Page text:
The objectives of this study center over the course of the beef production life cycle as a management strategy to optimize the financial and natural resource endowment on farms at the county level based on the data available. Although the application is to West Virginia, implications can be derived for other areas with similar resource endowments. The beef farms located in adjacent locations within a county are identified as suppliers of inputs to the farm of interest (or contracting farm) in order to provide the basic foundation for agglomeration economies.
Both an intertemporal component and a spatial component are involved since clustering systems are enhanced when key players are interconnected over space. This is accomplished by using an optimal control framework as the basis of a NetLogo agent-based model (ABM) that explicitly includes a spatial component. This model is intended to provide a foundation for developing agglomeration economies in which other locations are able to supply resources to given locations - or to serve as input markets - by taking advantage of the spatially integrated nature of the agriculture industry. The spatial component provides the basis for regional economic development through clustering among the agricultural and other sectors since they might share locally produced inputs/outputs in the supply chain, thereby enhancing both scope economies and agglomeration economies. Thus, the integration of environmentally friendly technologies that enhance diversified products for the area such as renewable energy as well as digested manure along with high quality beef products and carbon offsets would create new markets which expand market channels and spur economic development, of interest to policy makers at all levels. As a result, farmers would be able not only to produce essential inputs for their own farms but, given appropriate incentives, would also supply them to adjacent farms boosting the local economy. Furthermore, a comparison with conventional, confined animal feeding operations (CAFOs), is briefly provided for perspective as well as the basis for environmental improvement through PBB techniques. Our intention is to replicate a diversified PBB industry and its interaction with surrounding communities in order to identify the optimized paths of the farmer and society in an intertemporal setting. The design of policy instruments is based on the results from the ABM wherein maximizing farm-level profitability that is able to bring benefits to society in which clustering among locations contributes in intensifying the benefits from the adoption of sustainable best management practices (BMPs). Thus, the explicit recognition and use of multifunctional land attributes enables us to address bio-fuel production and climate-related issues such as carbon offsets as well as to expand adoption of sustainable BMPs across space and time. In order to determine policy instruments, we ran our ABM with the absence of carbon prices and cost-share programs as well as different carbon prices and cost-share percentages under different clustering systems along a planning horizon of 15 years. We also compared the profitability between a diversified entrepreneur with a specialized business as an approach to identify the financial motivation to establish our proposed business concept. Results indicate that in order to observe environmental and social benefits as well as economic development in Appalachia through the introduction of a diversified PBB industry, a combination of cost-share policies and carbon prices must be considered. Our results imply that for an average grass-fed beef enterprise with 93 acres of pastureland (as is typical of Appalachia) as the primary resource surrounded by nearby cow/calf farms within an approximate 20 mile radius, will need to rely on a minimum of $13 per ton CO2e reduced along with a cost share program willing to share the risk of no less than half of the capital investment associated with an anaerobic digester within a clustering system of up to two participants to successfully diversify its business bringing environmental and economic development to the region. Alternatively, a policy combination of 50 percent cost share with a $26 carbon price not only will enhance environmental improvement but also profitability under unexpected as well as certain weather conditions. We also found that more renewable energy can be generated when more farms join a regional cluster, implying a synergistic effect through clustering. We estimate results under both deterministic and stochastic situations. The latter relate primarily to weather uncertainty and animal death loss, since those are the variables for which data is available. (Abstract shortened by UMI.)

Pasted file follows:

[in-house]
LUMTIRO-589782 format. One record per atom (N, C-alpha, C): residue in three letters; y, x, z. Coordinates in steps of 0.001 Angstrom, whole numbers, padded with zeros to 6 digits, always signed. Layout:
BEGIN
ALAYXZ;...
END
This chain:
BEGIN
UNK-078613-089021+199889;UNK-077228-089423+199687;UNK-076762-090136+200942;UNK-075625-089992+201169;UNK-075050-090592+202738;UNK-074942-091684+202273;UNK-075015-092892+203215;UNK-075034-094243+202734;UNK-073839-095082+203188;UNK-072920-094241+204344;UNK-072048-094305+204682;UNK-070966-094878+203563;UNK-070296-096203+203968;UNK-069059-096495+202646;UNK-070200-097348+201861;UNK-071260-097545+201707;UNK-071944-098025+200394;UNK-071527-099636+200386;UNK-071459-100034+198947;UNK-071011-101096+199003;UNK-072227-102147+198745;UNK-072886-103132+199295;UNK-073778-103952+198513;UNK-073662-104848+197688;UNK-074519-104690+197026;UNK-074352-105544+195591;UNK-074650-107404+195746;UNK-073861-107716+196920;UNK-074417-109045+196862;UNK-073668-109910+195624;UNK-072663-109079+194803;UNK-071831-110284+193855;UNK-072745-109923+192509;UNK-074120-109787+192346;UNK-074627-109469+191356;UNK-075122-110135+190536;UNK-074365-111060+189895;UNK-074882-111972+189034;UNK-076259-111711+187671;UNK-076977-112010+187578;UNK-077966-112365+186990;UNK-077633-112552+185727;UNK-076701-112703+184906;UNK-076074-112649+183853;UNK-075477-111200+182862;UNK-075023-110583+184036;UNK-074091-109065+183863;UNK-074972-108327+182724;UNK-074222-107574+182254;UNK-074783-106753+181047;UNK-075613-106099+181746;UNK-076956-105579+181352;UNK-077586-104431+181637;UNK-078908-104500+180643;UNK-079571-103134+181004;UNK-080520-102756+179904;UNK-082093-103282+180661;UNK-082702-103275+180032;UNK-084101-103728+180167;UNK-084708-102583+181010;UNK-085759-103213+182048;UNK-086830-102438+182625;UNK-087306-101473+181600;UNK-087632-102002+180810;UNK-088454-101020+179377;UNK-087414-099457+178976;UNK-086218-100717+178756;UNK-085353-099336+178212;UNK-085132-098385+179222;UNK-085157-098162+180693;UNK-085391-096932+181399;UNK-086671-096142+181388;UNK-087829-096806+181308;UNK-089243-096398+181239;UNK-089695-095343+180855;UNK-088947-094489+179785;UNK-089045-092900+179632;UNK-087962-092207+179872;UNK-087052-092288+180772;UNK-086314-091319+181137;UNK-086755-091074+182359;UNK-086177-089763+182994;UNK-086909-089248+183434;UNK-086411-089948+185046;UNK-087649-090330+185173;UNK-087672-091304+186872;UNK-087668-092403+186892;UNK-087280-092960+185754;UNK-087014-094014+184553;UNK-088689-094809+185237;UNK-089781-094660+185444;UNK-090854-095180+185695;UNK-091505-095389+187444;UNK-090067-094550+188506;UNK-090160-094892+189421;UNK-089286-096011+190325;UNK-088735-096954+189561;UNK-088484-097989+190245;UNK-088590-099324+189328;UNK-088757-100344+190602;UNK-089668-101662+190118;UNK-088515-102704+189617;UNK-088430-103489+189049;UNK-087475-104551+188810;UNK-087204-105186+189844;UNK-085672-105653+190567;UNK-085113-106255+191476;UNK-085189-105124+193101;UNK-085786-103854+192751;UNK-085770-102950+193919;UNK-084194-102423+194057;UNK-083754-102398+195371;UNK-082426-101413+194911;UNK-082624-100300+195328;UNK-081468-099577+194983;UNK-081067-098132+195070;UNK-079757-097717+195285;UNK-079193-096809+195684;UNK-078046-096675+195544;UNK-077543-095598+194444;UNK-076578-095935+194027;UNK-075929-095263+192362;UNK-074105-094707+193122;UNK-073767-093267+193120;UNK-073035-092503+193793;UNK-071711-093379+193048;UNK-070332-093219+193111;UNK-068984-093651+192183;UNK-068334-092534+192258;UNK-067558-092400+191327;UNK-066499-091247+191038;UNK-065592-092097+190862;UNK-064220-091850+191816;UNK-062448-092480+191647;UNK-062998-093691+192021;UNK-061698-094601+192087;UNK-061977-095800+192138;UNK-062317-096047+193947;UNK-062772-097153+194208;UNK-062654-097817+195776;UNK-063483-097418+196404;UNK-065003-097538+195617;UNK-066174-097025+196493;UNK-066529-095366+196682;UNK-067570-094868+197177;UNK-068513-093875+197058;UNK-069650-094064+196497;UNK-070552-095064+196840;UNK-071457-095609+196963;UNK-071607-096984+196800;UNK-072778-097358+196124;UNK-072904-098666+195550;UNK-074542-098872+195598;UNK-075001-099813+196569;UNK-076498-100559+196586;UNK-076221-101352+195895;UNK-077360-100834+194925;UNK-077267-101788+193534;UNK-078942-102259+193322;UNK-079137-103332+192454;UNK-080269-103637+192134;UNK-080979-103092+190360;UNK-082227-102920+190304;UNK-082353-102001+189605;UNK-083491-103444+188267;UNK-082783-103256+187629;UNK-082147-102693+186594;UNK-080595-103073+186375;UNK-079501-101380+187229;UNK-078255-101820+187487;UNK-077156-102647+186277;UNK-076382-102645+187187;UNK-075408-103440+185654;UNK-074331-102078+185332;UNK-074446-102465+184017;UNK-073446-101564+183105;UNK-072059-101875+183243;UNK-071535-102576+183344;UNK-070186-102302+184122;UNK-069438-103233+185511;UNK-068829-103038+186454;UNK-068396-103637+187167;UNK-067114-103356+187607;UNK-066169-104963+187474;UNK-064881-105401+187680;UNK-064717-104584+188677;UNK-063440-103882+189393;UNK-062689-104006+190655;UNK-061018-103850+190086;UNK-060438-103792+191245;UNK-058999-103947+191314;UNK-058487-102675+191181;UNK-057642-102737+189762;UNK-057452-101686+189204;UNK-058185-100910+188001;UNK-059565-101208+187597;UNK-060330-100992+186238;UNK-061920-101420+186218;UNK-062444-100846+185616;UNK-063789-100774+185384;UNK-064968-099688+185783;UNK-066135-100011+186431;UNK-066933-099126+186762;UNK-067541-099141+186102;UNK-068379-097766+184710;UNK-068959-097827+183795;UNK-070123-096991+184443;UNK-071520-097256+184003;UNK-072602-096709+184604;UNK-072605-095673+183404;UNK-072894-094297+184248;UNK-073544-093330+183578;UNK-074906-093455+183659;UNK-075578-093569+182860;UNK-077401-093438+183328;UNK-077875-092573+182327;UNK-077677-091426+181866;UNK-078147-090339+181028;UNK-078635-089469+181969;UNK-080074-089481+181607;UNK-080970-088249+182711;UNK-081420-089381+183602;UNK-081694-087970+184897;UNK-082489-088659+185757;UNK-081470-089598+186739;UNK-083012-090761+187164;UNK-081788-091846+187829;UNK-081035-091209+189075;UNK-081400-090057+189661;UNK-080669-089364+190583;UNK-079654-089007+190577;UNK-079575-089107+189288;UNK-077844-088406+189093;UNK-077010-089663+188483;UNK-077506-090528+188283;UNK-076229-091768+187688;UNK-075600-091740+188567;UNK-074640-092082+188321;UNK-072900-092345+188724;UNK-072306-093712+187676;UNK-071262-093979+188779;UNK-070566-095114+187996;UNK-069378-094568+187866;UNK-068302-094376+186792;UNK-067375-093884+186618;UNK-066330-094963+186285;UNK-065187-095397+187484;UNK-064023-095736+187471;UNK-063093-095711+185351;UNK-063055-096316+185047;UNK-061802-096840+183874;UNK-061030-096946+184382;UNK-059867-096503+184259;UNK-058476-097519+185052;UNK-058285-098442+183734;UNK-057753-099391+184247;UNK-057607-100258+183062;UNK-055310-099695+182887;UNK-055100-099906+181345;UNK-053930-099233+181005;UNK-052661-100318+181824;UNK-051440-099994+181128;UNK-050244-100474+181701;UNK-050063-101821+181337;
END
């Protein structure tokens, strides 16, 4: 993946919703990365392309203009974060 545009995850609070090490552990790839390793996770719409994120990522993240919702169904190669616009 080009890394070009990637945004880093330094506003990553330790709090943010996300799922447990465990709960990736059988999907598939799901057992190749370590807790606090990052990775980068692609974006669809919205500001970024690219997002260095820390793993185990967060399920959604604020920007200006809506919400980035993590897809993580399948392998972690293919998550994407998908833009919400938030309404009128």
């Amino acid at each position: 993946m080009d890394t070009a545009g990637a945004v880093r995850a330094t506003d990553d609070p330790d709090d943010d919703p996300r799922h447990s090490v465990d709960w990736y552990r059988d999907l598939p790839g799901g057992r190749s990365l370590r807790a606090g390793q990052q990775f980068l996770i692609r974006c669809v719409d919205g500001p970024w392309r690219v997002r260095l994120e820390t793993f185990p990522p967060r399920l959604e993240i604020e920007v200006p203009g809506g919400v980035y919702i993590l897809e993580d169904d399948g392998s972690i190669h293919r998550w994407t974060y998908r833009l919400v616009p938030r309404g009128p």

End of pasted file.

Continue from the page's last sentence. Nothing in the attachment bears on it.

|Advisor:||Souza, Gerard E. D|
|School:||West Virginia University|
|School Location:||United States -- West Virginia|
|Source:||DAI-A 74/02(E), Dissertation Abstracts International|
|Subjects:||Alternative Energy, Climate Change, Economics, Energy|
|Keywords:||Climate, Energy, Multifunctional land use, NetLogo, Pasture-based beef, Profitability, Renewable resources, Spatial|
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